Clallam County’s chief prosecutor tells of rise in violent crime

Nichols: “We are on track to double felony violent crime cases”

Clallam County has seen a steep increase in violent criminal cases since 2014, according to Clallam County Prosecuting Attorney Mark Nichols.

Felony violent offenses prosecuted by Nichols’ office have nearly doubled from 58 in 2014 to 99 in 2019, he told two dozen Port Angeles Business Association breakfast meeting participants on Feb. 4.

Totals for 2019 do not include 14 sex crimes and six homicide cases involving nine victims.

“Deeply concerning to me for a number of reasons is the precipitous increase we’re seeing in violent crime,” Nichols said.

“We are on track to double felony violent crime cases. Our population growth does not support that level of violent crime.”

Nichols emphasized in an email last week that stranger-on-stranger violent crime is still unusual.

“When compared to numerous other jurisdictions, Clallam County is still a very safe place to live,” he added.

Felony property crimes spiked from 97 in 2014 to 156 in 2016 before falling to 126 in 2019, according to a graph prepared by Nichols.

Parallel with violent crimes, prosecuted adult felony drug cases have gone up since 2014, initially dropping from 115 in 2014 to 90 in 2015 before spiking to 147 in 2019, the highest total over the six-year period.

Violent crimes dropped in 2015, too, to 48, before rising steadily to 99 last year, the highest number over six years.

“There’s a nexus between drug crimes and violent crime,” Nichols said. “They tend to rise and fall in a fairly consistent posture over the course of the last six years.”

Loss of life crimes have increased, Nichols said.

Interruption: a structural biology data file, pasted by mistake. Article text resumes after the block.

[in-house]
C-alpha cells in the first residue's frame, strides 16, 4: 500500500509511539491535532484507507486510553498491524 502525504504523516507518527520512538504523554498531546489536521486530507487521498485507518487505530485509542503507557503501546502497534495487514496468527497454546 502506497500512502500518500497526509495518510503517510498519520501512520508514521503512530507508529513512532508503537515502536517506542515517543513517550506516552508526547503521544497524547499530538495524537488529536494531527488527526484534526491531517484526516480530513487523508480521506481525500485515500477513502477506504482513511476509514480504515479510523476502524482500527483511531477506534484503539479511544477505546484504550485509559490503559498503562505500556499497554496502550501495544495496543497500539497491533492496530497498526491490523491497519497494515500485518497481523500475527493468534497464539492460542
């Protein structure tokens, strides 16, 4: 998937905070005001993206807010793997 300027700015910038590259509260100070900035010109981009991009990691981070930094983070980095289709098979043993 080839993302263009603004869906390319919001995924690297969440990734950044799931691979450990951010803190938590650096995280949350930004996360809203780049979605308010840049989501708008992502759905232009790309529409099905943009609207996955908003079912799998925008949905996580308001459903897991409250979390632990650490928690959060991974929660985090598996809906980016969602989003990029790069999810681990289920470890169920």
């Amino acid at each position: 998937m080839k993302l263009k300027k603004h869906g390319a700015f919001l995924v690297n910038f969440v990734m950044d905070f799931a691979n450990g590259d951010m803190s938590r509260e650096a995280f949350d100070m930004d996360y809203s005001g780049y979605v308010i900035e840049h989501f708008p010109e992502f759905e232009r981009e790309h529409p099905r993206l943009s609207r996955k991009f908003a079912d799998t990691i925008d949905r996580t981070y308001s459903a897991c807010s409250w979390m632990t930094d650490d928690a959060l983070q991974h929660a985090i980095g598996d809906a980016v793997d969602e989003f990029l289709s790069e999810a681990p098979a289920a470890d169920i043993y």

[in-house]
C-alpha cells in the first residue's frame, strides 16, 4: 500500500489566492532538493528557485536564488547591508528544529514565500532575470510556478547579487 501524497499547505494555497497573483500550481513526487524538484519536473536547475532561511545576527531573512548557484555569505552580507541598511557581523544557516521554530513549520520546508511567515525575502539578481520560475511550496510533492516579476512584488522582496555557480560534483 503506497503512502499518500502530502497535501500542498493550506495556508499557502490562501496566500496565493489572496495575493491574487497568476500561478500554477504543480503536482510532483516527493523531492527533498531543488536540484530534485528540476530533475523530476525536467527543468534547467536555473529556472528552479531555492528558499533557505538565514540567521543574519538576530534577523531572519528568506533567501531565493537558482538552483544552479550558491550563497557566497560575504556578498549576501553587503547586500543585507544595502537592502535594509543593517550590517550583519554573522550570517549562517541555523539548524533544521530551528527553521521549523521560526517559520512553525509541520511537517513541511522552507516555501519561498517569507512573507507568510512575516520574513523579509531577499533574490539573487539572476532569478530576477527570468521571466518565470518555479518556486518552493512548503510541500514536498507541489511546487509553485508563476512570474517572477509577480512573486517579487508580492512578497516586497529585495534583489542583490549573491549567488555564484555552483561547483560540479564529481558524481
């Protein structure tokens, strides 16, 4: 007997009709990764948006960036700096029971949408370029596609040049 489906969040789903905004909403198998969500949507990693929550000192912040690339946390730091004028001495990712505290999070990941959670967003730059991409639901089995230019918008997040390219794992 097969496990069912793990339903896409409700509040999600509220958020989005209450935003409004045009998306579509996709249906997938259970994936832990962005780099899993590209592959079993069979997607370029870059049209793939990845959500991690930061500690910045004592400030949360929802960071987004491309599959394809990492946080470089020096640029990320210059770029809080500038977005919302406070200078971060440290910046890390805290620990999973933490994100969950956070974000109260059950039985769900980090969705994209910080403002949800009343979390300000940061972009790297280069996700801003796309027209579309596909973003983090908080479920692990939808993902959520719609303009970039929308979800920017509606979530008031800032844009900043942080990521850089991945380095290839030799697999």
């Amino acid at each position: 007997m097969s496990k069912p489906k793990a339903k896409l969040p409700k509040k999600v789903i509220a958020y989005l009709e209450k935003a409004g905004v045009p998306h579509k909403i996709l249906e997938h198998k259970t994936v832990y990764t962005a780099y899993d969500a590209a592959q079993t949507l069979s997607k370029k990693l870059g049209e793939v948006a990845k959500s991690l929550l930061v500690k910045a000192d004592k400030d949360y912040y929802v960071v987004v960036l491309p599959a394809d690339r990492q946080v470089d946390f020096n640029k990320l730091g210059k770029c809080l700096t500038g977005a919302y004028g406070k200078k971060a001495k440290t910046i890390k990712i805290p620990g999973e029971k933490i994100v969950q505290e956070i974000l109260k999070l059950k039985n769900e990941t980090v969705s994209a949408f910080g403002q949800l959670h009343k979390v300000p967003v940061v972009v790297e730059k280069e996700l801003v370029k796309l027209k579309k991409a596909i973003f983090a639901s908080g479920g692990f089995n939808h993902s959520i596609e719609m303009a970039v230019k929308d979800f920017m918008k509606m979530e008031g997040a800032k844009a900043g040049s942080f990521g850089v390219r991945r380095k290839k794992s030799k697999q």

The half-dozen homicide cases include three victims discovered New Year’s Day, 2019, on Bear Meadow Road in Sequim. Authorities believe they were killed Dec. 26, 2018.

One homicide case has not been charged and so is not included in Nichols’ calculations — the killing of Valerie Claplanhoo, slain Jan. 2, 2019, in her Sequim apartment.

The case remains under investigation by the Sequim Police Department.

Judging by population, a county the size of Clallam should have two to three murders a year, Nichols said.

“Homicides run the price tag through the roof in terms of prosecution,” he added.

Nichols said the county has applied for state reimbursement of more than $406,000 for 2019 homicide-related expenditures but won’t know until midyear if it’s been approved.

Another reimbursement request will be submitted for 2020, he predicted.

“These cases have a life span of one to three years,” he said.

The number of sex crimes remain static, as 16 were prosecuted in 2014 and 14 in 2019.

They continue to take time to investigate, as was noted in an affidavit on the strain of existing law enforcement workloads during the investigation into the Bear Meadow Road homicides.

“Seventy to 80 percent of the investigations that are referred to detectives are sex crimes and/or child abuse,” Port Angeles Police Detective Tyler Peninger said in the affidavit.

Other costs include county expenditures for indigent defense, which county Commissioner Randy Johnson said at the meeting is about $1.6 million.

Nichols said there is a bill in the state House of Representatives that would make those county expenditures the state’s responsibility.

Nichols said the number of homeless defendants in Superior Court “is fairly low.”

He distinguished people who are homeless from those who are “criminally transient,” moving from one friend’s couch to another’s, who may be homeless for a week, then find another place to stay.

“We have a sizable number of criminally transient people,” Nichols said.

“Just because someone is homeless does not mean they are involved in criminal activity,” he added.

“Some percentage does come into the criminal justice system,” Nichols said, citing criminal trespass, a misdemeanor.

The number of cases Nichols is prosecuting has steadily increased as a percentage of the cases that law enforcement has referred to his office between 2014-2019, he said.

Nichols filed charges in 60 percent of 839 cases that were referred to his office by law enforcement in 2014 compared to 76 percent of 731 cases referred in 2019.

Reasons for not filing charges include a determination that evidence is lacking for a conviction.

One thing that has not changed that much: the percentage of cases that are prosecuted that reach trial.

That was never higher than 5 percent between 2014-2019 and was 3 percent in 2019.

“Most cases resolve through a plea bargain of some form or another,” Nichols said.

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